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S’AFRICA: Cholera-hit town blames govt for deadly outbreak

A grieving family gathers in their yard in a town near Pretoria, the epicentre of a deadly cholera outbreak, mourning the death of a relative, one of 17 people killed by the disease in just days.

They are seething with anger, blaming the government in Africa’s most advanced economy for failing to solve their perennial water woes.

Kagiso Sadiki cannot remember a time when Hammanskraal’s tap water was fit for consumption. His 53-year-old cousin Michael Sadiki died within a week of falling ill.

The tap water is brown and dirty, the 37-year-old told AFP.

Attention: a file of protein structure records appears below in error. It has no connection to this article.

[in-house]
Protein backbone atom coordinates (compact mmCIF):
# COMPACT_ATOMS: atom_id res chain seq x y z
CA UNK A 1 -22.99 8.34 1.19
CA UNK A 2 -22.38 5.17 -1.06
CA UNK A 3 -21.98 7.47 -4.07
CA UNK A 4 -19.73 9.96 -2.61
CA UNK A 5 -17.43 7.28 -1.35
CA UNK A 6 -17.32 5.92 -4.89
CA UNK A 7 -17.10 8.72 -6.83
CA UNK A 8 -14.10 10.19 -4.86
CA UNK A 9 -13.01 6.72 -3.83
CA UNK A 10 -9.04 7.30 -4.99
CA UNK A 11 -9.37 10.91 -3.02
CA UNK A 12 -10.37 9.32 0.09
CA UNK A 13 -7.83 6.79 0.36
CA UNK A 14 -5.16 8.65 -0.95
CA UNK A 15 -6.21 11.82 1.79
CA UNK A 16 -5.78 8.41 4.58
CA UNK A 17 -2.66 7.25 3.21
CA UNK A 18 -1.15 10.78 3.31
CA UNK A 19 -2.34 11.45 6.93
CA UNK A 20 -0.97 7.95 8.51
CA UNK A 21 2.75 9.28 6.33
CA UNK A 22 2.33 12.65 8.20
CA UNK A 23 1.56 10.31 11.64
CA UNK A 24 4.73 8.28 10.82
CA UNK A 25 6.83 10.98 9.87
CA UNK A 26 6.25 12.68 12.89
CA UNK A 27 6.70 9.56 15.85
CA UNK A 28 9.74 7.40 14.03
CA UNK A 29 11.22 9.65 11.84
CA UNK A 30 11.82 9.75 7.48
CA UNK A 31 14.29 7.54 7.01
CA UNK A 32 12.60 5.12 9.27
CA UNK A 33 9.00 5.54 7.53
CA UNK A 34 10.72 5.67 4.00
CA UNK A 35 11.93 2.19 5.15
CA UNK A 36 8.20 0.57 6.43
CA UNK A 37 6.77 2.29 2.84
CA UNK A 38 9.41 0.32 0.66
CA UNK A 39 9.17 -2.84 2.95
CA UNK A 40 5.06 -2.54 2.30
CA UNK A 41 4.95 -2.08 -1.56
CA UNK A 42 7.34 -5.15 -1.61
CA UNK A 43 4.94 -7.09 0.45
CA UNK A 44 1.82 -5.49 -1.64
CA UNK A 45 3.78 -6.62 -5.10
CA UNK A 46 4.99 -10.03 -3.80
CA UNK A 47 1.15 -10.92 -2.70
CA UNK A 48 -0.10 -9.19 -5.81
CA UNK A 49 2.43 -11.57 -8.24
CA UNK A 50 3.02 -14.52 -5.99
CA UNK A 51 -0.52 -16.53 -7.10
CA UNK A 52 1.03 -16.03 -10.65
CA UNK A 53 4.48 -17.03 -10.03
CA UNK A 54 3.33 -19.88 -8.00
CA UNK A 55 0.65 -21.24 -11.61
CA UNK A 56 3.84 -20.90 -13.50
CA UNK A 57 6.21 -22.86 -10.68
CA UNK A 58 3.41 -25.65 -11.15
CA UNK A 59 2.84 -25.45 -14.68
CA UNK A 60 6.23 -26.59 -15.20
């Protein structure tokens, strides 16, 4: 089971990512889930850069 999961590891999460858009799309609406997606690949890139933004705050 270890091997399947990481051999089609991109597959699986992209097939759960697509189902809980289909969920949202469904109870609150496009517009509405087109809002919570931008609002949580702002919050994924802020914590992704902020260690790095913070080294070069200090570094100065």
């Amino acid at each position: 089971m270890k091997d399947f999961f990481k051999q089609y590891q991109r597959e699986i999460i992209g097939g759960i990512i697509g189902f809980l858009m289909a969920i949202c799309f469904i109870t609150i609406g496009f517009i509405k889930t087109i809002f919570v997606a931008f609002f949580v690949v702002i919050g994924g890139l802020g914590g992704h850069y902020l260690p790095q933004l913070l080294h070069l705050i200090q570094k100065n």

“Everybody has the right to have clean water,” he said, visibly distressed, sitting under a lemon tree.

“I hope my cousin’s death is not in vain.”

South Africa recorded its first two cholera cases in February on the back of outbreaks in nearby Mozambique and Malawi, the two most severely affected countries in 2023, according to the UN.

On Wednesday, the provincial department of health said since last week, 165 people have visited a local hospital in Hammanskraal with symptoms including diarrhoea, nausea and vomiting.

Lab tests have confirmed two dozen cases of cholera and 17 people have died, the department said.
The infection is showing “a very high fatality rate,” said Sandile Buthelezi, health ministry director general.

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Naija Times